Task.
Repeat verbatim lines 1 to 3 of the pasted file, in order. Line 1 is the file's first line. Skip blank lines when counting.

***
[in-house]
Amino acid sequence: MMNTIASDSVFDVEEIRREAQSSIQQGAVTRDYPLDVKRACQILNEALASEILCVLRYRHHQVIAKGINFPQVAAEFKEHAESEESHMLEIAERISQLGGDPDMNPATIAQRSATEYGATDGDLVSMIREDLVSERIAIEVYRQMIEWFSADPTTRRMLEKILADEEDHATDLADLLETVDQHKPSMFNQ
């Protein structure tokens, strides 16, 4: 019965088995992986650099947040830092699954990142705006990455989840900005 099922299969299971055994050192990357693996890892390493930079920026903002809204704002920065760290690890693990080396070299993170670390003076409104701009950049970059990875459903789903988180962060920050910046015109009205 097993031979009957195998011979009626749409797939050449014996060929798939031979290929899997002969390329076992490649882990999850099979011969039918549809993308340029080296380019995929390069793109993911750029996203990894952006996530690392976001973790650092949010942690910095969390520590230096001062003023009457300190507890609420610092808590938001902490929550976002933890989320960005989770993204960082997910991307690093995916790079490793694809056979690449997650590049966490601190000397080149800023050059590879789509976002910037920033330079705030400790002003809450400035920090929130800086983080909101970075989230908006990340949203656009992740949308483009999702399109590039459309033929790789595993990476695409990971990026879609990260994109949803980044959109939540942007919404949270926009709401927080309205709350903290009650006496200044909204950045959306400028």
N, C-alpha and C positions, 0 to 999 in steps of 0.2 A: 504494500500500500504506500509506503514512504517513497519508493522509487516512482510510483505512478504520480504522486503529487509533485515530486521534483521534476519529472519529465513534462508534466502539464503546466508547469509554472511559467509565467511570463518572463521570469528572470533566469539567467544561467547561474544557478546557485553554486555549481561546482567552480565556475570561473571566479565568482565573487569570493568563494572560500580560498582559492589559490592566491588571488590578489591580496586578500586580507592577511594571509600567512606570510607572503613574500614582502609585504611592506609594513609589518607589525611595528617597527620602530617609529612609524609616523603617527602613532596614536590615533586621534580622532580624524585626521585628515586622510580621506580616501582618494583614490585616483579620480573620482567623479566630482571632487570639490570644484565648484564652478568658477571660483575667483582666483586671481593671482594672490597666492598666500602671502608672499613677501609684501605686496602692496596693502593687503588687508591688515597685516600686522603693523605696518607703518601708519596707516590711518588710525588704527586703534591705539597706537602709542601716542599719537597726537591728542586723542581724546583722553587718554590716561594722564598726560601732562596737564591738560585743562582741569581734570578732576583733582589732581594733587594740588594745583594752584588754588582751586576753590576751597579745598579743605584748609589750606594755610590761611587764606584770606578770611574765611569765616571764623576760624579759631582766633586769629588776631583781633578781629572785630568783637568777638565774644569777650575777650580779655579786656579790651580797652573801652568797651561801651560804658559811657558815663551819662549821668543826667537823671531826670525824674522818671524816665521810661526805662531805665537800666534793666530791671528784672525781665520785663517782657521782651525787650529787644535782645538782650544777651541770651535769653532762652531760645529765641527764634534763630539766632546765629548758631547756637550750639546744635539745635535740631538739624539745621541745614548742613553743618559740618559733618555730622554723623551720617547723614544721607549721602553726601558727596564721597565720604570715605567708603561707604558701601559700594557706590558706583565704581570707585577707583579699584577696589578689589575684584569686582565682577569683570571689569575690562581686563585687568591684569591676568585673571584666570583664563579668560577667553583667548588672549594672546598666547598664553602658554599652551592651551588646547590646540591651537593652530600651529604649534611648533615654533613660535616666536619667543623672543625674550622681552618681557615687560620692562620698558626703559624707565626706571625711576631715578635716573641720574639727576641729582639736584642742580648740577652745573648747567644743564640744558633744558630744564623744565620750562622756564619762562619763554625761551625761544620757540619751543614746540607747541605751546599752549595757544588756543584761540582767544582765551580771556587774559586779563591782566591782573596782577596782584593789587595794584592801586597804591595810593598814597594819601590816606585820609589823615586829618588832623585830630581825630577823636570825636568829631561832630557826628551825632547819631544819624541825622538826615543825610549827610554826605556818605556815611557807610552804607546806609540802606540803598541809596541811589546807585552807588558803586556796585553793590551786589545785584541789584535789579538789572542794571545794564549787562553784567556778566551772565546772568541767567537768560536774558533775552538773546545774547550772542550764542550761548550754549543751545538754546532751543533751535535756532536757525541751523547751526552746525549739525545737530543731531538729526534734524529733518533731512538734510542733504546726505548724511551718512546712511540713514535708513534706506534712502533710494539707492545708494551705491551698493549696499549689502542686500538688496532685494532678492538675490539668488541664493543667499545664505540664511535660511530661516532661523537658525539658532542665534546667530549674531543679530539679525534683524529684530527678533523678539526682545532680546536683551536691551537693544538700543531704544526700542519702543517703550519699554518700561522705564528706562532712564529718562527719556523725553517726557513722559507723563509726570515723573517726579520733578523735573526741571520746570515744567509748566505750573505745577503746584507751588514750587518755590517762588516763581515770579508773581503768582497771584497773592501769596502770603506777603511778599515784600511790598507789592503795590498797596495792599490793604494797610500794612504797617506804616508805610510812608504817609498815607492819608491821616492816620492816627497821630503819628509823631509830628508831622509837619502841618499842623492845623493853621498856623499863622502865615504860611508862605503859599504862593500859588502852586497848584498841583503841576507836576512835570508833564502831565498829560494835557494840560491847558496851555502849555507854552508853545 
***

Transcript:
[in-house]
Amino acid sequence: MMNTIASDSVFDVEEIRREAQSSIQQGAVTRDYPLDVKRACQILNEALASEILCVLRYRHHQVIAKGINFPQVAAEFKEHAESEESHMLEIAERISQLGGDPDMNPATIAQRSATEYGATDGDLVSMIREDLVSERIAIEVYRQMIEWFSADPTTRRMLEKILADEEDHATDLADLLETVDQHKPSMFNQ
């Protein structure tokens, strides 16, 4: 019965088995992986650099947040830092699954990142705006990455989840900005 099922299969299971055994050192990357693996890892390493930079920026903002809204704002920065760290690890693990080396070299993170670390003076409104701009950049970059990875459903789903988180962060920050910046015109009205 097993031979009957195998011979009626749409797939050449014996060929798939031979290929899997002969390329076992490649882990999850099979011969039918549809993308340029080296380019995929390069793109993911750029996203990894952006996530690392976001973790650092949010942690910095969390520590230096001062003023009457300190507890609420610092808590938001902490929550976002933890989320960005989770993204960082997910991307690093995916790079490793694809056979690449997650590049966490601190000397080149800023050059590879789509976002910037920033330079705030400790002003809450400035920090929130800086983080909101970075989230908006990340949203656009992740949308483009999702399109590039459309033929790789595993990476695409990971990026879609990260994109949803980044959109939540942007919404949270926009709401927080309205709350903290009650006496200044909204950045959306400028």